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Pediatr Emerg Care. 2016 Jun;32(6):401-7. doi: 10.1097/PEC.0000000000000446.

Ultrasound in the Diagnostics of Metaphyseal Forearm Fractures in Children: A Systematic Review and Cost Calculation.

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From the *University of Duisburg-Essen, Institute for Health Care Management and Research, Essen; †Elisabeth-Krankenhaus Essen, Klinik für Kinderchirurgie, Essen; †Elisabeth-Krankenhaus Essen; and ‡Evangelisches Krankenhaus Oberhausen, Germany.



Metaphyseal forearm fractures are a common occurrence in childhood accounting up to 20% of all pediatric fractures. The standard diagnostic procedure is an x-ray scan. Sonographic examinations could be an alternative that avoids exposition to ionizing radiation and possibly reduces pain, time, and costs. This is a systematic review of clinical studies evaluating ultrasound as a possible alternative to radiographs in diagnosing metaphyseal forearm fractures in children.


A systematic literature research for diagnostic studies and reviews was conducted in EMBASE, MEDLINE, and the Cochrane Library in May 2013 and updated in May 2014. In addition, reference lists of publications included were scanned. Outcome parameters were diagnostic accuracy, costs, examination time, and the assessment of pain. The study population is defined as children, because forearm fractures are very common in this age group and the impact of radiation on younger patients is greater than that on adults. Methodological quality of the studies has been assessed with Quality Assessment of Diagnostic Accuracy Studies-2. In addition, we carried out a cost center accounting.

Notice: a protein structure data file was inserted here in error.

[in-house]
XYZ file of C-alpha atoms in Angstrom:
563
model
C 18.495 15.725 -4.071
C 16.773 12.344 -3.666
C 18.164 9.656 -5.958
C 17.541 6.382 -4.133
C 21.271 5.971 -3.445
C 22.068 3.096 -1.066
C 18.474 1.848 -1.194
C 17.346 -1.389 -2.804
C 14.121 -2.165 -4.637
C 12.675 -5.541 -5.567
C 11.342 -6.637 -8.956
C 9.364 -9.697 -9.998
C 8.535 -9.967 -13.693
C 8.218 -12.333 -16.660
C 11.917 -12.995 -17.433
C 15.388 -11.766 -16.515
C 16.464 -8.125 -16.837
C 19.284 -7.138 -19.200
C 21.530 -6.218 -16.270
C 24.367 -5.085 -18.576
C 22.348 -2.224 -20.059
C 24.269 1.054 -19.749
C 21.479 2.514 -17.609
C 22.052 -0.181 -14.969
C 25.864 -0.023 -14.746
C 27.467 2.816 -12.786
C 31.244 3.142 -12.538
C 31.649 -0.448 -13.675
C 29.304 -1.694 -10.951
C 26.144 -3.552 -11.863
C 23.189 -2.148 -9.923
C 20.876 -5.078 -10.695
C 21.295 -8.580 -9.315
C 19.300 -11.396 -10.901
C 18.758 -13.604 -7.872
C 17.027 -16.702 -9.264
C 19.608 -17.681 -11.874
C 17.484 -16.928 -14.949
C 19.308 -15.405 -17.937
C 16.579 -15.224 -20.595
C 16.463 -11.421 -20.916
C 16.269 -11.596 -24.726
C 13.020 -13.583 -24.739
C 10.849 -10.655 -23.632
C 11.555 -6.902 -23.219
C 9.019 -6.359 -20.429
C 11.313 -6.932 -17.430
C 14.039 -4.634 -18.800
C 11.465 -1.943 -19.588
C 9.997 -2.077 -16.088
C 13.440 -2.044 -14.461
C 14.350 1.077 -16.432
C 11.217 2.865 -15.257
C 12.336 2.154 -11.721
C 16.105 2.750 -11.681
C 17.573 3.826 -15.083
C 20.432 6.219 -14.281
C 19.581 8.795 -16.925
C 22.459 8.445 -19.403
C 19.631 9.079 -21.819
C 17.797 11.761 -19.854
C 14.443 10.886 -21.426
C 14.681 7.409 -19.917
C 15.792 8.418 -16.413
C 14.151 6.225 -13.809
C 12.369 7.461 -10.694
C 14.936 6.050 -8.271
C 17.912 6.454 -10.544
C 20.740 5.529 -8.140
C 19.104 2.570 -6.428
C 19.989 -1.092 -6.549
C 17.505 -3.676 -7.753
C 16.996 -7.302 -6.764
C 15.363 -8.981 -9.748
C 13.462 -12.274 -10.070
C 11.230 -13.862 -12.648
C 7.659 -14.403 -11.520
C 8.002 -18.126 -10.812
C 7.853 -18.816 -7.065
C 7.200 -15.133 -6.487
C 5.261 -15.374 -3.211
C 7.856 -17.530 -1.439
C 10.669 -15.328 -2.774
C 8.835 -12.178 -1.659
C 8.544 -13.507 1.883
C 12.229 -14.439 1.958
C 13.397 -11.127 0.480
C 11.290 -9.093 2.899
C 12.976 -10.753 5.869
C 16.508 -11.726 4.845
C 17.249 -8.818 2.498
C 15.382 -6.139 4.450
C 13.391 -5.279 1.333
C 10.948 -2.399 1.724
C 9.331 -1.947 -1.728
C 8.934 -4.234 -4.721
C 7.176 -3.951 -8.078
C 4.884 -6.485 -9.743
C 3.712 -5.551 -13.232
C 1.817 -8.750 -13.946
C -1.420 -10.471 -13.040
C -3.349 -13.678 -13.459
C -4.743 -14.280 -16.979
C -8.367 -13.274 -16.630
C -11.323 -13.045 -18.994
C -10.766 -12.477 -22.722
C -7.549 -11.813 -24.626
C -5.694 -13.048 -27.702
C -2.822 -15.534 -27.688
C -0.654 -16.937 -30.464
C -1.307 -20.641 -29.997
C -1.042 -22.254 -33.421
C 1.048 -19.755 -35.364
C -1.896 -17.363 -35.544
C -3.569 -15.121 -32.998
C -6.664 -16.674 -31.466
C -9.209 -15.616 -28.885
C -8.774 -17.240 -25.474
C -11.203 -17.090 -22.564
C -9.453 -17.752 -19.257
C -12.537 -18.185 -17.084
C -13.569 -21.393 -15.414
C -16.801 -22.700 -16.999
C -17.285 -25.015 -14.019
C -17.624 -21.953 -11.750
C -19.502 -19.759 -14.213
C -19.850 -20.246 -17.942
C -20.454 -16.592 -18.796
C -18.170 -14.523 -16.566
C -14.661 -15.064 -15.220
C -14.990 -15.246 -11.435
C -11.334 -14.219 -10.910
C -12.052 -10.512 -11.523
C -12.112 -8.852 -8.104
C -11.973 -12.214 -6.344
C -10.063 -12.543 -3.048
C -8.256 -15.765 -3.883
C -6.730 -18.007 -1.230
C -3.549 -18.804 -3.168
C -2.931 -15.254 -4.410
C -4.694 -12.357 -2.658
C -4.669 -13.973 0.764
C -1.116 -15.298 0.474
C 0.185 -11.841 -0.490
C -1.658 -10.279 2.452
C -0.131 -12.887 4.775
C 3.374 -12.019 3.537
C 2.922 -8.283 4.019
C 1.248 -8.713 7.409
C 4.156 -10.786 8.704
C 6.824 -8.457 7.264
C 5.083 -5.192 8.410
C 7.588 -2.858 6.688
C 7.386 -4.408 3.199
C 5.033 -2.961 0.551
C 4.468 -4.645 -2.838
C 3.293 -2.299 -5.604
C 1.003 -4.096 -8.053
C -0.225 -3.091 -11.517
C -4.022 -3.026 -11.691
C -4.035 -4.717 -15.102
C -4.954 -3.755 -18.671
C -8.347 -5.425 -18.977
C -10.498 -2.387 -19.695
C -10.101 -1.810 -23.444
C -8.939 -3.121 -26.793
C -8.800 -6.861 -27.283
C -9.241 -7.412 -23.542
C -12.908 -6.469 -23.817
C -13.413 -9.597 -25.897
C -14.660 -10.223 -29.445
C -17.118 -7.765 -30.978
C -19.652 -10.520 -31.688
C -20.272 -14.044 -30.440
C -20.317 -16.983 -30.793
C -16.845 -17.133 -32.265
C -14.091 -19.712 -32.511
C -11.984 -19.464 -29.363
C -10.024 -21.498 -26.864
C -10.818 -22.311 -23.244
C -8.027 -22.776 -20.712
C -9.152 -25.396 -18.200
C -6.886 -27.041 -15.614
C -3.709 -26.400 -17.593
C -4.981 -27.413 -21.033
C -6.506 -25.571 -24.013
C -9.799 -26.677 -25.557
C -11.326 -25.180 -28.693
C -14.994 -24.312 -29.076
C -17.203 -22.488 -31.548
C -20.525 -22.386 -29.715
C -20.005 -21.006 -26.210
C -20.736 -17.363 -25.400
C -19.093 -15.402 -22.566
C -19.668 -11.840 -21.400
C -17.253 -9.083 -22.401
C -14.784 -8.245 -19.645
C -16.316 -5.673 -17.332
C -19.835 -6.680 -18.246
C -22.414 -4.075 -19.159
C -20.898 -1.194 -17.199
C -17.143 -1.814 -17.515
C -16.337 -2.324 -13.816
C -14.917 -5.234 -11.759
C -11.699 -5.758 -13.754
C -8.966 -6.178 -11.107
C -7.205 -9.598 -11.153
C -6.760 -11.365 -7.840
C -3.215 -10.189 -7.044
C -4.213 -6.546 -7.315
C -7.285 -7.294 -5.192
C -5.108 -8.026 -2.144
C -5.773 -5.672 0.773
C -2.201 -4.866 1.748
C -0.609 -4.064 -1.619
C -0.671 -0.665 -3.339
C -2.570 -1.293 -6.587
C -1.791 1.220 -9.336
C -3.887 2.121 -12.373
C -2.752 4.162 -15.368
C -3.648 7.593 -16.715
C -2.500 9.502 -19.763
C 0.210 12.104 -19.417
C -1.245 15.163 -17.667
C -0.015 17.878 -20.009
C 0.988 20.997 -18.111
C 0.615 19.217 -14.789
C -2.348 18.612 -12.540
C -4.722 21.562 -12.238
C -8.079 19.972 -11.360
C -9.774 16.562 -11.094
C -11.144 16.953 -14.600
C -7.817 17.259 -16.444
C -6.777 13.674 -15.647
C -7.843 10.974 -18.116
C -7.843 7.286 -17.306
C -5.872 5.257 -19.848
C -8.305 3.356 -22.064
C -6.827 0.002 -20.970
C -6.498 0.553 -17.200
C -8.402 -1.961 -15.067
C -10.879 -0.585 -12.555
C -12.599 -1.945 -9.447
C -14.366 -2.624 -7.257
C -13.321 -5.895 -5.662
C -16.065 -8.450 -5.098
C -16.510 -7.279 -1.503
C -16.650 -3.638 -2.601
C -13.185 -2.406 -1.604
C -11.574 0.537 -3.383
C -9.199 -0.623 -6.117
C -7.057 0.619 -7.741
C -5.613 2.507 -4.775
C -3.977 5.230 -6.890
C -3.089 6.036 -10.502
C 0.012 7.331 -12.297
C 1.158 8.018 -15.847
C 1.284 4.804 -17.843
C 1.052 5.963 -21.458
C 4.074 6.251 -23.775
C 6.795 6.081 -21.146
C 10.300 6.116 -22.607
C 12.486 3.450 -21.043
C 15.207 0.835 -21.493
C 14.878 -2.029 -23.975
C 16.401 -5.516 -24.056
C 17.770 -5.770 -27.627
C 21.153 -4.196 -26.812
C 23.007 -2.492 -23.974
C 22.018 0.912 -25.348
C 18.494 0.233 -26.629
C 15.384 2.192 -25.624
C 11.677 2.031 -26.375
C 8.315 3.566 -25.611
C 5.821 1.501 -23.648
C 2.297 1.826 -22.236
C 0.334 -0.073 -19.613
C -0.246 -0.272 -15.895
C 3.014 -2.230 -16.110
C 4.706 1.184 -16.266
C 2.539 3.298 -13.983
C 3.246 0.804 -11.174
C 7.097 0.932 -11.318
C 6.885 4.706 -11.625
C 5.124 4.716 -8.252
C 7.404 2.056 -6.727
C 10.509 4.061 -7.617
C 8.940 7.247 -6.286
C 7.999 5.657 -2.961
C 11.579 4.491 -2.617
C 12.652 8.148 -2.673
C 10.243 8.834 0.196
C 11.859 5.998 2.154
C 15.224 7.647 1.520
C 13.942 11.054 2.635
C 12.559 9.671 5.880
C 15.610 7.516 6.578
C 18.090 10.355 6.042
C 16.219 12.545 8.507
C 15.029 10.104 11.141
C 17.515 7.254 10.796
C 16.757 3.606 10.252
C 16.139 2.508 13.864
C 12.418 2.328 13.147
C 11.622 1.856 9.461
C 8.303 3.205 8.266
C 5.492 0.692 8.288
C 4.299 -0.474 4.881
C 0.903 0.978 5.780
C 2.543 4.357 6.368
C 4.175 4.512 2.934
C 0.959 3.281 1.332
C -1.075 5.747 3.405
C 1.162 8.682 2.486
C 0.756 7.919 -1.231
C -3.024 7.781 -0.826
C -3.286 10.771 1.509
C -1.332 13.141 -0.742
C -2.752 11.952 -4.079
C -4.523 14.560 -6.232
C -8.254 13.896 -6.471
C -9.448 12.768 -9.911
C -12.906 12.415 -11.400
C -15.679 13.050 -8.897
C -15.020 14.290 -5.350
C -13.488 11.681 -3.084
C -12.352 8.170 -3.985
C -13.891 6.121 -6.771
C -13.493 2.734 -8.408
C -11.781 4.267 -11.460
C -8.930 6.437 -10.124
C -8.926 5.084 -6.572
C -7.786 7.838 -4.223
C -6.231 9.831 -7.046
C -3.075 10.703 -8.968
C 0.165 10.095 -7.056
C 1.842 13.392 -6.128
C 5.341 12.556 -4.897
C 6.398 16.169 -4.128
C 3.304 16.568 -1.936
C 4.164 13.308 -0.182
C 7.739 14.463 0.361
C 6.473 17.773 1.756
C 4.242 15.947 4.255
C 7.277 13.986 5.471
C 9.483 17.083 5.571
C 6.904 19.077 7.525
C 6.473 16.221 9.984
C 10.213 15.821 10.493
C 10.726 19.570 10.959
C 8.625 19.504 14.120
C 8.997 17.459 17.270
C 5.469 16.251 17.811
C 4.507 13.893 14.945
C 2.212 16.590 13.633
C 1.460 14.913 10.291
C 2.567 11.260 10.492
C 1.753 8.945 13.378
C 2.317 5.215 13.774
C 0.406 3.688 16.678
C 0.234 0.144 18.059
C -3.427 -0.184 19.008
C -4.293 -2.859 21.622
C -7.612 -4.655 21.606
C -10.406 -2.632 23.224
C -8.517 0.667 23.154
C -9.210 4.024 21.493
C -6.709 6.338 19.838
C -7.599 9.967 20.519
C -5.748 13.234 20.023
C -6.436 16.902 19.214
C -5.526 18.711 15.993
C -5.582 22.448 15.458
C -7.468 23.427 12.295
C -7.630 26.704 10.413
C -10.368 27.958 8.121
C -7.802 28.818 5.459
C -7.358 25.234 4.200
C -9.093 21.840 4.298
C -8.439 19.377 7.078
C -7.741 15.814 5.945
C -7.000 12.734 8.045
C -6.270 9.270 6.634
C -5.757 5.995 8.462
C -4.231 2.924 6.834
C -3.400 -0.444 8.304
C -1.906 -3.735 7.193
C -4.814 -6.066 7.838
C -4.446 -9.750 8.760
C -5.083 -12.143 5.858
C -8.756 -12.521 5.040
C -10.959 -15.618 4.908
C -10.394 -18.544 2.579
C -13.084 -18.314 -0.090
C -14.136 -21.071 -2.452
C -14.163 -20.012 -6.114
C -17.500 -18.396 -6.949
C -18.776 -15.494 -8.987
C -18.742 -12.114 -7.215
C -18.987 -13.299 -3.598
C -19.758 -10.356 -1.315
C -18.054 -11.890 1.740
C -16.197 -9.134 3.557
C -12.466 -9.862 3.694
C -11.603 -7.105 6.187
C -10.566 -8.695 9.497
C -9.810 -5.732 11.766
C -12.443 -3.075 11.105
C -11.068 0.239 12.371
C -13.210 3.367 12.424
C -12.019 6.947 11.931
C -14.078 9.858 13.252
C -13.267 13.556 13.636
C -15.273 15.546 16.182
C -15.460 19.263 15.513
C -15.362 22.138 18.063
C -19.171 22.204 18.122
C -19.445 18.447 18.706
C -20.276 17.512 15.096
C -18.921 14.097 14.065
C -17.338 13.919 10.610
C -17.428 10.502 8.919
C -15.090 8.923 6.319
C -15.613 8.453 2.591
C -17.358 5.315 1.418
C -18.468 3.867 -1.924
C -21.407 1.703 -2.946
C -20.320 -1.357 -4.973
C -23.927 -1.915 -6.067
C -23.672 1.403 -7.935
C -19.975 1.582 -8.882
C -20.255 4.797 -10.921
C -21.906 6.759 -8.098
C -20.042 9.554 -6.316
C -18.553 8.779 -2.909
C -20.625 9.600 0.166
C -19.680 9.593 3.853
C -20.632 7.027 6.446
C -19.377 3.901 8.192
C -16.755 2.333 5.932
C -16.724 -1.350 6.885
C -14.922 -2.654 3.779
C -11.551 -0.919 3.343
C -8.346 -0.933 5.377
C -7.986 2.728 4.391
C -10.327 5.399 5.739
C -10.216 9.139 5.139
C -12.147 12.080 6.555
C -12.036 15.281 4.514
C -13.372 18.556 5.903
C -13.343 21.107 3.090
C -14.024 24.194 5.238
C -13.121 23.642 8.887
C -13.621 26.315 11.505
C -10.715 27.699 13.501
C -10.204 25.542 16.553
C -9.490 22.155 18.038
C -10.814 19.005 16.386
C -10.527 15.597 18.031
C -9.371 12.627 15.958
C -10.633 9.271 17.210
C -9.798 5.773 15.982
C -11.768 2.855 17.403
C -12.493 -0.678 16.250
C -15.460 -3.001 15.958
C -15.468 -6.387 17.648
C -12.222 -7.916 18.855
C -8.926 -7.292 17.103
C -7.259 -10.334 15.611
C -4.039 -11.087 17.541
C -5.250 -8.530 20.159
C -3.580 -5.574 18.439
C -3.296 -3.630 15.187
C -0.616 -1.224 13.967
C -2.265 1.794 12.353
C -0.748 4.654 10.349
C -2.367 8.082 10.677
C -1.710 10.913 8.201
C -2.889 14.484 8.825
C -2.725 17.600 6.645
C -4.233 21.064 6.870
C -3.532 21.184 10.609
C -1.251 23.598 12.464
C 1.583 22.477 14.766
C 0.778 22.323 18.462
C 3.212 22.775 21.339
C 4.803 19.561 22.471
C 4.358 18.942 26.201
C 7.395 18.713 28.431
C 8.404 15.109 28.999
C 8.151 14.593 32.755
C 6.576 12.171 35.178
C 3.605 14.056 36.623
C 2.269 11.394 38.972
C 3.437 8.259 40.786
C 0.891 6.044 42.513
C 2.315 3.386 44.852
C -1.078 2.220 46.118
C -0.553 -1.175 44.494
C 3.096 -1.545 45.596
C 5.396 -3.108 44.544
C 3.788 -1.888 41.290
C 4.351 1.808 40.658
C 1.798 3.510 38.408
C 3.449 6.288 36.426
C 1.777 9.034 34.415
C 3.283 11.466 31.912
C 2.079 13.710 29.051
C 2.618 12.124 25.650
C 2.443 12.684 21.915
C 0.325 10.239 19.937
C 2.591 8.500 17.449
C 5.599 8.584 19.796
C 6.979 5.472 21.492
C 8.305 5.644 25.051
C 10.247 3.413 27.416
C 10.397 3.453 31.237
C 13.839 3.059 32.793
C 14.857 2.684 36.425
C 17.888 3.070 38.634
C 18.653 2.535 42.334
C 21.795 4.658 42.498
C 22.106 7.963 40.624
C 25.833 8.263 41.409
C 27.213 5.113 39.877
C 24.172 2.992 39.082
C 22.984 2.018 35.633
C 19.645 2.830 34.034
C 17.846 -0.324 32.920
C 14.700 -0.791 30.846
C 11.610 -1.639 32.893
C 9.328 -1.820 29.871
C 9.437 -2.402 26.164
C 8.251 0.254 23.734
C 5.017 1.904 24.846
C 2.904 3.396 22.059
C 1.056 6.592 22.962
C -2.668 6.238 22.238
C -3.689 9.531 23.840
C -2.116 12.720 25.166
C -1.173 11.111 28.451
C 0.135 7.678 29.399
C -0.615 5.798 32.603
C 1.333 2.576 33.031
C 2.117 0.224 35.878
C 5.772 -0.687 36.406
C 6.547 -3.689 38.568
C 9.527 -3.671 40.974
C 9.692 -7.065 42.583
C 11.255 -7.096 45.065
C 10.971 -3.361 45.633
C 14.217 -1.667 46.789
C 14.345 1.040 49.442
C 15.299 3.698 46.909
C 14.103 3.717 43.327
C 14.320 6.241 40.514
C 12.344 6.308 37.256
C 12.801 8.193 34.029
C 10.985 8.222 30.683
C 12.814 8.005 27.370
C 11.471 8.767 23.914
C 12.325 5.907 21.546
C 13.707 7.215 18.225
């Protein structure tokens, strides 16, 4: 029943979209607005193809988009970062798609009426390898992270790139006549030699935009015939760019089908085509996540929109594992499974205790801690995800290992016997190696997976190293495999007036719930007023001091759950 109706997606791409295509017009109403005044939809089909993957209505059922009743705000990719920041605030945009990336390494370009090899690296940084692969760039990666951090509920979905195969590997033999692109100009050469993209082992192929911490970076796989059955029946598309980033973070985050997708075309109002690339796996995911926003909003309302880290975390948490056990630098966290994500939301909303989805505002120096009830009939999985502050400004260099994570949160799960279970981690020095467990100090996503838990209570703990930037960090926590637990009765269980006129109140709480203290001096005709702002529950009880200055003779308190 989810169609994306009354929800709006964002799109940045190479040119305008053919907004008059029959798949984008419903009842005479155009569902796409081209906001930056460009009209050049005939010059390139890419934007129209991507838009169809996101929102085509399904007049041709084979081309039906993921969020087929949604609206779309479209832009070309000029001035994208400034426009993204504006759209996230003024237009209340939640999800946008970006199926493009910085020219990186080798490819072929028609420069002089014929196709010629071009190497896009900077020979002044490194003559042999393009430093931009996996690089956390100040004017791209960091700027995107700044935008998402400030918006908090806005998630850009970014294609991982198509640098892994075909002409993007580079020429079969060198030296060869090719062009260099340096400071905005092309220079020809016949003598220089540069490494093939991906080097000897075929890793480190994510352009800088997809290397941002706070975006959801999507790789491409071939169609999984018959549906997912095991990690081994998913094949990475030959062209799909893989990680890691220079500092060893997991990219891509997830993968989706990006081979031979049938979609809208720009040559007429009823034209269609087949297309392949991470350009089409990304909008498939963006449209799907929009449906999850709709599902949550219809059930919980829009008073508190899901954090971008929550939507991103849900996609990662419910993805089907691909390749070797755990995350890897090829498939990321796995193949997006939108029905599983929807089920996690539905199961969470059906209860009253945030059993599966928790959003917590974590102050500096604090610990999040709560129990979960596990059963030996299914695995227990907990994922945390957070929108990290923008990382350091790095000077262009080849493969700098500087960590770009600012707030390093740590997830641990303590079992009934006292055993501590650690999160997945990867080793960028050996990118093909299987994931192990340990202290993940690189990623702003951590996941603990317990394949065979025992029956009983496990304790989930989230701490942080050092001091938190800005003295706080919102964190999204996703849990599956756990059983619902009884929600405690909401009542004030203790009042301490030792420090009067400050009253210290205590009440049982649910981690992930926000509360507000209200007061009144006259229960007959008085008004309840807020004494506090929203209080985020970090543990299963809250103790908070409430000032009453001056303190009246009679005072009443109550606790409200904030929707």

Eight diagnostic studies and 2 reviews were included in the analysis. The risk of bias of 4 studies was low; and of the other 4 ones, it was moderate. Critical aspects were missing or inaccurate blinding and insufficient descriptions of the study protocol, especially the order of examinations.Twenty-six to 115 patients within the age of 0 to 21 years were included in the studies. Sensitivity ranged from 64% to 100% and specificity did between 73% and 100%. Sensitivity was in six studies and specificity was in seven studies higher than 90%.Chaar-Alvarez et al reported an average time reduction of 25 minutes by using sonography instead of x-ray and a reduction of pain from 1.7 to 1.2 points on a visual analog scale (0-5 points). In 2 other studies, all patients reported pain-free sonographic examinations. The results of the cost center accounting, not being representative, were costs of &OV0556;20.54 per examination with ultrasound and &OV0556;26.60 per radiography-based one, which is a potential saving of 22.79% by replacing radiographic examinations by ultrasound.


Sensitivity and specificity of ultrasound examinations are high. Single study results show that sonographic examinations can be faster and less painful. In addition, the calculation model shows a tendency towards less-expensive ultrasound examinations.Further studies are needed with an adequate sample size calculation for assessing equivalence or non-inferiority of ultrasound and x-ray and to collect data on pain, examination time, and costs. The age of the older participants may be problematic because of the fact that epiphyseal plates close within the age from 15 to 22 years, which may influence the diagnostic accuracy of sonographic examinations. Therefore, future studies should contain age-stratified analyses. In addition, the calculation model for costs should be tested on a wider data base.

[Indexed for MEDLINE]

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